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Money Times - Febuary 14, 2017

Posted by Jill Kerby on February 14 2017 @ 09:00


Investment funds that are sold in Ireland come with fees, charges and commissions, charges that will impact on the on-going and final value of your investment, especially a long term one, like a pension fund.

It is only in the past two decades that investment fund providers have been required to disclose all these charges in writing, yet anecdotal conversations that I have had over most of those years with readers, too often resulted in either the person telling me that they have no recollection of any discussion about charges or no recollection of the charges even if they did have such a discussion.

The reason why it is important to have a full grip on product and fund charges is to make it easier to shop around for the most suitable product and to compare how different charges can affect the value of your investment. The lower the charges, the better the long term financial outcome.

Since this can be time-consuming and complex, it’s always a good idea to use a good, independent, impartial broker or adviser. Otherwise you might be tempted just to settle with the best advertised product from a well know life assurance or investment company that, naturally, will only sell you their product.

The problem is that the vast majority of financial intermediaries in this country are paid by sales commission – that is, a small percentage of your investment contribution either upfront when the money is paid over to the investment company or as a ‘trail’ commission, usually over a period of years.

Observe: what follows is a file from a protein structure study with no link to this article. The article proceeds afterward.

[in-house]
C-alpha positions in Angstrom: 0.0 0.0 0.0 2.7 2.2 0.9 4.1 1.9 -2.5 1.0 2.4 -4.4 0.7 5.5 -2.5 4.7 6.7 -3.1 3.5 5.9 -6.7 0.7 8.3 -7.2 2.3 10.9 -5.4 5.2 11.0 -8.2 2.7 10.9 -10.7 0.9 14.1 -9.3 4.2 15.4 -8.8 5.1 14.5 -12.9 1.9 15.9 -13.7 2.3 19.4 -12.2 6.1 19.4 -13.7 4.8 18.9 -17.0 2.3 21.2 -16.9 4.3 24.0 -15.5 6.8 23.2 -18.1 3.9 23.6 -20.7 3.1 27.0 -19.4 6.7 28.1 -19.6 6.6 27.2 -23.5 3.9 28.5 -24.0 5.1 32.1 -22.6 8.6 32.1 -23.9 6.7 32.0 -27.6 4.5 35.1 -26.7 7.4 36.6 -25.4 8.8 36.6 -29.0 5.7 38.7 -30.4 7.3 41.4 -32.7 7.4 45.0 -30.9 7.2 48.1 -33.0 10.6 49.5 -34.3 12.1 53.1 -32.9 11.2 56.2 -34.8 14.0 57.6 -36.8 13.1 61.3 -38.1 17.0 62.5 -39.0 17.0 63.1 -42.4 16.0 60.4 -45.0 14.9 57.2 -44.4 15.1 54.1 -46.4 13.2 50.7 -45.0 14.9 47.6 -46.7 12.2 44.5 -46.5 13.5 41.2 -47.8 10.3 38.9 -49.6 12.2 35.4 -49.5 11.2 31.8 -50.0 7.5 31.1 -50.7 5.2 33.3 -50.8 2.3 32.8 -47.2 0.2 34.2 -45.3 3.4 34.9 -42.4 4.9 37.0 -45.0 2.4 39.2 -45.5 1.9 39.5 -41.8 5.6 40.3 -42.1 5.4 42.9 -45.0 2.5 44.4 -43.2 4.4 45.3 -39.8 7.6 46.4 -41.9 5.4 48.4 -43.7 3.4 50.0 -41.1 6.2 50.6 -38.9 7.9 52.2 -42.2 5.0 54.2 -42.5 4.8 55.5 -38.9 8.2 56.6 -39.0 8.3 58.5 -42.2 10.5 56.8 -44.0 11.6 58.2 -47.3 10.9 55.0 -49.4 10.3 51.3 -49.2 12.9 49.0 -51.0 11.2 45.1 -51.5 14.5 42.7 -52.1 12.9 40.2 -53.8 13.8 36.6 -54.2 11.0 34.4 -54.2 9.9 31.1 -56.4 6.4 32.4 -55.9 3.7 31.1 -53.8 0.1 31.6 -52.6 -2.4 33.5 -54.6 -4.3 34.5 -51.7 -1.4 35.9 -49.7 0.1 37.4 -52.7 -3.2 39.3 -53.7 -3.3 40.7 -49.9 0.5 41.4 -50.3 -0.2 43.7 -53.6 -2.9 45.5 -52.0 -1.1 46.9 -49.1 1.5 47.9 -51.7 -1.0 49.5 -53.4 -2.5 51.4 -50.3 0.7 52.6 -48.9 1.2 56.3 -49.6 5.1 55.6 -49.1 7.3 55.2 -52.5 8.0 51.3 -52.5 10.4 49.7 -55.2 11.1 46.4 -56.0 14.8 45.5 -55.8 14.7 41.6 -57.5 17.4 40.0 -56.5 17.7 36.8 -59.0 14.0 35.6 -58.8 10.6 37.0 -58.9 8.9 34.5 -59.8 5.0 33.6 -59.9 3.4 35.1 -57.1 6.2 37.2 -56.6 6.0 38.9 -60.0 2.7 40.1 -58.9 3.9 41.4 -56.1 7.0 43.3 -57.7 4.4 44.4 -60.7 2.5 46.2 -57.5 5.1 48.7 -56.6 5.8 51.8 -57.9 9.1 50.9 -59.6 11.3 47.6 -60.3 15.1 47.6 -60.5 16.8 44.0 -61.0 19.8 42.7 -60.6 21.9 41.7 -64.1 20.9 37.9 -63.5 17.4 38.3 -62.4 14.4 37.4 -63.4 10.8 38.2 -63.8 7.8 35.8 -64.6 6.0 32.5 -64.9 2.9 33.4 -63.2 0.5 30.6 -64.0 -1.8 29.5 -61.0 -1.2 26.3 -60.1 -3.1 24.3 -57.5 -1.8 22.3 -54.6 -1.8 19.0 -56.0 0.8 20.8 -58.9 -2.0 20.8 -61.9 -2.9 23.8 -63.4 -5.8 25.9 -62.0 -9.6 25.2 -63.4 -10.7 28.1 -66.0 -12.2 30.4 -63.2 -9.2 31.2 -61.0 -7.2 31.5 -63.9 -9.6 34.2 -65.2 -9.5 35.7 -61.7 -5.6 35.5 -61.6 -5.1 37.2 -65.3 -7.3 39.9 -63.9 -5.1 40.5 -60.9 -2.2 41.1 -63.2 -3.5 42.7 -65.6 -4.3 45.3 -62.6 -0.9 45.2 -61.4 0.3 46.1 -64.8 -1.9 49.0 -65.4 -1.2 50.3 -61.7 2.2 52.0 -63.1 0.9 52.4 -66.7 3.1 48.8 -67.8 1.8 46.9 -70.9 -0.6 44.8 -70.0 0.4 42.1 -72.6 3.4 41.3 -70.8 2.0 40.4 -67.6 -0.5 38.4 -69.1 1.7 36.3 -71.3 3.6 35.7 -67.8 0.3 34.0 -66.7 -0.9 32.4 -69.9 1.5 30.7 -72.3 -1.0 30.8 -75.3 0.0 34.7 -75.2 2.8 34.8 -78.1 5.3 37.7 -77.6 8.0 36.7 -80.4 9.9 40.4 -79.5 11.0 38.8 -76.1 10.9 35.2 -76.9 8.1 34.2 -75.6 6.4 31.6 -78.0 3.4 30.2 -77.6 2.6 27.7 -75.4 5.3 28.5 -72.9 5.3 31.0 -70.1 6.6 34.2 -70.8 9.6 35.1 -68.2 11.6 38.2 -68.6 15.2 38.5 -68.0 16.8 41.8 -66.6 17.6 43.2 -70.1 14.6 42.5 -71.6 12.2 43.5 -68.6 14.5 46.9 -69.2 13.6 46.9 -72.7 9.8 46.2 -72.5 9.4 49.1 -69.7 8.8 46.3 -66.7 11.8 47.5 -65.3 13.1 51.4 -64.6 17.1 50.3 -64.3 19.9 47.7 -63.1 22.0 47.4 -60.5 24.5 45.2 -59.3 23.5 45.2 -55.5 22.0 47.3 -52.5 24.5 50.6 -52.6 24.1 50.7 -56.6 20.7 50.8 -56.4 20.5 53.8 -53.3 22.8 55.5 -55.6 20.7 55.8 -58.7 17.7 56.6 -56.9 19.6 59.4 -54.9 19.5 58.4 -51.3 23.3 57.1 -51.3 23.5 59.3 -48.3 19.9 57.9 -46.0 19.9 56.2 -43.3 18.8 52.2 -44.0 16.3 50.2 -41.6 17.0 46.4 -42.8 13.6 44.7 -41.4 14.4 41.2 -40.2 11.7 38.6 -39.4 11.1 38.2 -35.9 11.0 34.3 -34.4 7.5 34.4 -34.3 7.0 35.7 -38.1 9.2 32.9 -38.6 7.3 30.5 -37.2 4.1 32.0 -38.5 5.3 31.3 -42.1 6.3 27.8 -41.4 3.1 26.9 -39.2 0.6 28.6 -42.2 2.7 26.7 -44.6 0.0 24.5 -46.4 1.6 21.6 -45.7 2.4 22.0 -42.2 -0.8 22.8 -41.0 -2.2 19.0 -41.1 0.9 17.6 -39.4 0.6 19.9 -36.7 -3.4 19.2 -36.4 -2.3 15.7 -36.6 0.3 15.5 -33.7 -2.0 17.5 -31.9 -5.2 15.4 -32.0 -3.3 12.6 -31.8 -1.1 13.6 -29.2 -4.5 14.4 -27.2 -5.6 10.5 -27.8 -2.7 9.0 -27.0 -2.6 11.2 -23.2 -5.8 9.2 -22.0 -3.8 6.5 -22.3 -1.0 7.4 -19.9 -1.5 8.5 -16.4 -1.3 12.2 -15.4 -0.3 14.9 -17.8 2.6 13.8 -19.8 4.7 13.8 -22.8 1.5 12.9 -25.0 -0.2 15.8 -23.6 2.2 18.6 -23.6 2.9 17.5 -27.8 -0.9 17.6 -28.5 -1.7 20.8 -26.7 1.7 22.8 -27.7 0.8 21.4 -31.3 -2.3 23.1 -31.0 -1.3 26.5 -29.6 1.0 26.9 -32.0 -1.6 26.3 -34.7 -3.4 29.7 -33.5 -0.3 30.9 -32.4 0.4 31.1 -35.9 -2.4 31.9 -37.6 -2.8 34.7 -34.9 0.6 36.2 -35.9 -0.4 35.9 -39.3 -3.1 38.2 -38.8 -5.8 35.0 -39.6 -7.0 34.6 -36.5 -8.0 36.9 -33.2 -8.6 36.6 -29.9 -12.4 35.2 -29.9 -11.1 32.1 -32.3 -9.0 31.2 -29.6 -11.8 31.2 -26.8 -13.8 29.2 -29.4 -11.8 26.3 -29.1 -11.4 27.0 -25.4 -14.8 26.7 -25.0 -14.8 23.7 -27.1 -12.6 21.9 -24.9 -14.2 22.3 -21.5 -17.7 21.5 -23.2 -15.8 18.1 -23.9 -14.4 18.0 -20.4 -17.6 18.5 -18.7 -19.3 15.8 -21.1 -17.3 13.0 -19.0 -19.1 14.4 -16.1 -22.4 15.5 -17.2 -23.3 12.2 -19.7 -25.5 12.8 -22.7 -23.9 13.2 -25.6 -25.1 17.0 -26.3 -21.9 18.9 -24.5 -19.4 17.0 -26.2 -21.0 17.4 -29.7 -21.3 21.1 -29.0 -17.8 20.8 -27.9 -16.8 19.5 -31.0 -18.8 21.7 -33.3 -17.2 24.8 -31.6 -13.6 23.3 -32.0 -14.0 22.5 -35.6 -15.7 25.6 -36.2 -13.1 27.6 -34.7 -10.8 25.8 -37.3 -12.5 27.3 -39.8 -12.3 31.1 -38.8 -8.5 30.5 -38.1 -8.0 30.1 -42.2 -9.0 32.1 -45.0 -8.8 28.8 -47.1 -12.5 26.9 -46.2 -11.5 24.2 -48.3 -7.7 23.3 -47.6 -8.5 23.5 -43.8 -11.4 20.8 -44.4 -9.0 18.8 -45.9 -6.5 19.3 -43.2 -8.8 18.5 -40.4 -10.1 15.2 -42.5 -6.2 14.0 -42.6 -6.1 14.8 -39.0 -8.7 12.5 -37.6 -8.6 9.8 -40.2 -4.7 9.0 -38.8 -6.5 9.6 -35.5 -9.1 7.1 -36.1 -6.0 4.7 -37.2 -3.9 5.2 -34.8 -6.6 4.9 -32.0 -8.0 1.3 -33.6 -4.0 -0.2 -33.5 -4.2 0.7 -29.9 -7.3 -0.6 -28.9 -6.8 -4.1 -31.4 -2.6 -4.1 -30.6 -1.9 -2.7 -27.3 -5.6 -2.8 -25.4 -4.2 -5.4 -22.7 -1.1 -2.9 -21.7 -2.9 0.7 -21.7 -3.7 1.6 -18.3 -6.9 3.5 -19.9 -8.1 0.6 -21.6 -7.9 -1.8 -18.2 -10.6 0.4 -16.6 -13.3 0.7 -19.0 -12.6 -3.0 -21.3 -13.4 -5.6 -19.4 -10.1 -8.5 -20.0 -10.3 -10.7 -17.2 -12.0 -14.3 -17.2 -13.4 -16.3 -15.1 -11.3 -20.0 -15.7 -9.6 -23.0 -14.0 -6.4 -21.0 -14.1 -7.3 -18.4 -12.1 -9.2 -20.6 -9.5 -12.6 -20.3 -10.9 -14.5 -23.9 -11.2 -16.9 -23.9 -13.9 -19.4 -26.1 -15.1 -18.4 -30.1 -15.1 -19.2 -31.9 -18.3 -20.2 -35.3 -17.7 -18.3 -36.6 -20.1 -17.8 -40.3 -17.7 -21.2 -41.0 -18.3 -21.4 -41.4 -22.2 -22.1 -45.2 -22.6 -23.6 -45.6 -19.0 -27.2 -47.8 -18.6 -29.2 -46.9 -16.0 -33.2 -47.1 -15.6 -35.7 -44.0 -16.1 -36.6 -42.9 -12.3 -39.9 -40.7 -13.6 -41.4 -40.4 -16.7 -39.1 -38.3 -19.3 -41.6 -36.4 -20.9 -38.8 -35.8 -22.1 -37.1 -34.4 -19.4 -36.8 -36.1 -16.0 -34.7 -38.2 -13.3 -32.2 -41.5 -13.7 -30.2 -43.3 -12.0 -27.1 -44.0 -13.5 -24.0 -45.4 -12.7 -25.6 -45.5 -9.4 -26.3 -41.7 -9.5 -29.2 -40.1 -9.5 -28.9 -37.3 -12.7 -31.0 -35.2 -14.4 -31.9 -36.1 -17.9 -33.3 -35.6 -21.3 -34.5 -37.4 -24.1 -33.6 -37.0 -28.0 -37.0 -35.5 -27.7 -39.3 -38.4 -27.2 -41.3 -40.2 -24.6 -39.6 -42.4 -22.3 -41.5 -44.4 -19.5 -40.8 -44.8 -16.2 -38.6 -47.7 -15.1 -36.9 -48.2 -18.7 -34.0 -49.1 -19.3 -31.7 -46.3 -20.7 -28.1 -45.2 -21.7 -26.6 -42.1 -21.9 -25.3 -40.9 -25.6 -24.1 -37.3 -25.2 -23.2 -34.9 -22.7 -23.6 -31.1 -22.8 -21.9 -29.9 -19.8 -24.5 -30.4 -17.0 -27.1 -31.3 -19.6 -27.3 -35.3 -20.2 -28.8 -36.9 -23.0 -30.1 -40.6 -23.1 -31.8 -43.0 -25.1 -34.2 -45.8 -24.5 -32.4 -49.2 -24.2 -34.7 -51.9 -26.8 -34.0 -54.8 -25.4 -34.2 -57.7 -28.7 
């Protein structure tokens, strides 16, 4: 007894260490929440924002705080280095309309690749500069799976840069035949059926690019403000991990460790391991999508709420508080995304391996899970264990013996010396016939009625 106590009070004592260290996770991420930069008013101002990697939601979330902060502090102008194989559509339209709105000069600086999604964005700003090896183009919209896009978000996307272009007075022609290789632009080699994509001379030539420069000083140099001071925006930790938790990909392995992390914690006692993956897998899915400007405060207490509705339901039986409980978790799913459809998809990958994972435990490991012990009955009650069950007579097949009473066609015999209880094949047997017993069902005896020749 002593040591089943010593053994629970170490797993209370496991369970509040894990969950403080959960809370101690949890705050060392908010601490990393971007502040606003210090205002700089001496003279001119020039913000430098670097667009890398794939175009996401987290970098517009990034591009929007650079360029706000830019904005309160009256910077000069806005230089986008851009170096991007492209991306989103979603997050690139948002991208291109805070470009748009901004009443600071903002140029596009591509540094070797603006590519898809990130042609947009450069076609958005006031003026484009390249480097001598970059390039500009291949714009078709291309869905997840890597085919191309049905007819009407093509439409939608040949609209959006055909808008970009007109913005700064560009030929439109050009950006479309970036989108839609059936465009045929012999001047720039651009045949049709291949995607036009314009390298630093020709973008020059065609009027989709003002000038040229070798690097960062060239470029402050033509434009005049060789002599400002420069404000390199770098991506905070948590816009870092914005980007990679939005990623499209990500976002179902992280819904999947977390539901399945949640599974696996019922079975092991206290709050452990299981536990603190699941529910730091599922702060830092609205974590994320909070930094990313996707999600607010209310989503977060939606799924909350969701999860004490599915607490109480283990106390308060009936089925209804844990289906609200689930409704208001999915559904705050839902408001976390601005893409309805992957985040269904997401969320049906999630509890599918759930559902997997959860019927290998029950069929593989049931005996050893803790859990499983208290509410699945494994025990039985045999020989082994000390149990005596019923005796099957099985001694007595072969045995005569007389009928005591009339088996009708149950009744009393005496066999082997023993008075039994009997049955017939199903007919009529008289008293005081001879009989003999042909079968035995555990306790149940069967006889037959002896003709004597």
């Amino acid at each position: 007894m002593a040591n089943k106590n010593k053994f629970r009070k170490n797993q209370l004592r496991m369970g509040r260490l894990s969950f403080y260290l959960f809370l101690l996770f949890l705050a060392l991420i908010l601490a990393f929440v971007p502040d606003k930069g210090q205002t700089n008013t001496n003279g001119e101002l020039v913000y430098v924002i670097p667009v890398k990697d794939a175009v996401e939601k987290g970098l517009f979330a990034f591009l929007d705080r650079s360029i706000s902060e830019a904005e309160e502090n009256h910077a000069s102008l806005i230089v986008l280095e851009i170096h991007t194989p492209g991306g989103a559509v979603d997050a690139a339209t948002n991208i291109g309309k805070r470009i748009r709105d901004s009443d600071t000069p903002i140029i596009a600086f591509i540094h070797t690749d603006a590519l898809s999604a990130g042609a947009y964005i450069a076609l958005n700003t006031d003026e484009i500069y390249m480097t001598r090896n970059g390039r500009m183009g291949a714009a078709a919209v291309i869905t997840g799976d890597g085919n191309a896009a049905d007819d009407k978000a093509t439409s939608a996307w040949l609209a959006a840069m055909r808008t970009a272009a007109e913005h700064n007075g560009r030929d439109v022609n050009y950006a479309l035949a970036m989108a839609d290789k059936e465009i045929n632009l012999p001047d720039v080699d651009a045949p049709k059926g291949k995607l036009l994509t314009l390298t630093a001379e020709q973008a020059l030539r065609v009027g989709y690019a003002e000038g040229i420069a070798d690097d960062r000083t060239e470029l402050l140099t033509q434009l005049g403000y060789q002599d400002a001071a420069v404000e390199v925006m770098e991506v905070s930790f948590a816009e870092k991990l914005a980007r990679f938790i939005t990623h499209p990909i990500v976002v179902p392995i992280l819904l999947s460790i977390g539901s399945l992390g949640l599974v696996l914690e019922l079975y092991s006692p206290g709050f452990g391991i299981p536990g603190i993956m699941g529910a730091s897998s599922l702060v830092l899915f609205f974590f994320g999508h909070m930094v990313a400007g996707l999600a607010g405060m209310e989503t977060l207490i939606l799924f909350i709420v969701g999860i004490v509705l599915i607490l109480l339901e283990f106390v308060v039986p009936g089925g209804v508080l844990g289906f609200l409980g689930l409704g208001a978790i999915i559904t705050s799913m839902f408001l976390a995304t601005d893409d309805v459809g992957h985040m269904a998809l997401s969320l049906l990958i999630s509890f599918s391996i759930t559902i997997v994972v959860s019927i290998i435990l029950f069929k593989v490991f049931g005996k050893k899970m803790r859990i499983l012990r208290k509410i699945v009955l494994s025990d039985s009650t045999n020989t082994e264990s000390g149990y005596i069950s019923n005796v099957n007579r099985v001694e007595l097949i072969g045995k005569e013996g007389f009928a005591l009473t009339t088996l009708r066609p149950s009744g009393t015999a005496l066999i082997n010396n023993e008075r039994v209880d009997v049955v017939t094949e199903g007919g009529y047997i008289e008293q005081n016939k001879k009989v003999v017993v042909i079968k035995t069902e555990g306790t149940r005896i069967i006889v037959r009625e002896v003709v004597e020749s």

The commissions they receive will usually differ – some will be higher or lower.  It is in their personal financial interest, or that of their brokerage to sell product that carry the highest sales return.  And since not every prospective client who walks into their office will actually buy an income protection policy or a pension, or an investment fund for their children’s third level education, the commission they do collect from every third or fourth potential client needs to be sufficient to cover the salaries and overheads.

A fortnight ago, Aviva Life and Pensions announced that as part of a major review and streamlining of their products, that they were eliminating all policy fees and charges for new customers on their list of 23 different fund. These include old monthly policy administration fees that could amount to as much as €4.50 a month (another life company charges as much as €5.24 per month) and fund switching fees of c€20. There is now only a single management fee per fund, amounting to no more than 1% of the fund value. Over the course of a long term investment, like a pension, the savings could amount to as much as 8% of the fund value, I was told. (For a fund worth €500,000 that is the equivalent savings of €40,000.)

Meanwhile, last week the Central Bank announced that it is now reviewing the hundreds of submissions it received as part of its inquiry into commission payments to financial intermediaries. It will publish its recommendations later this year.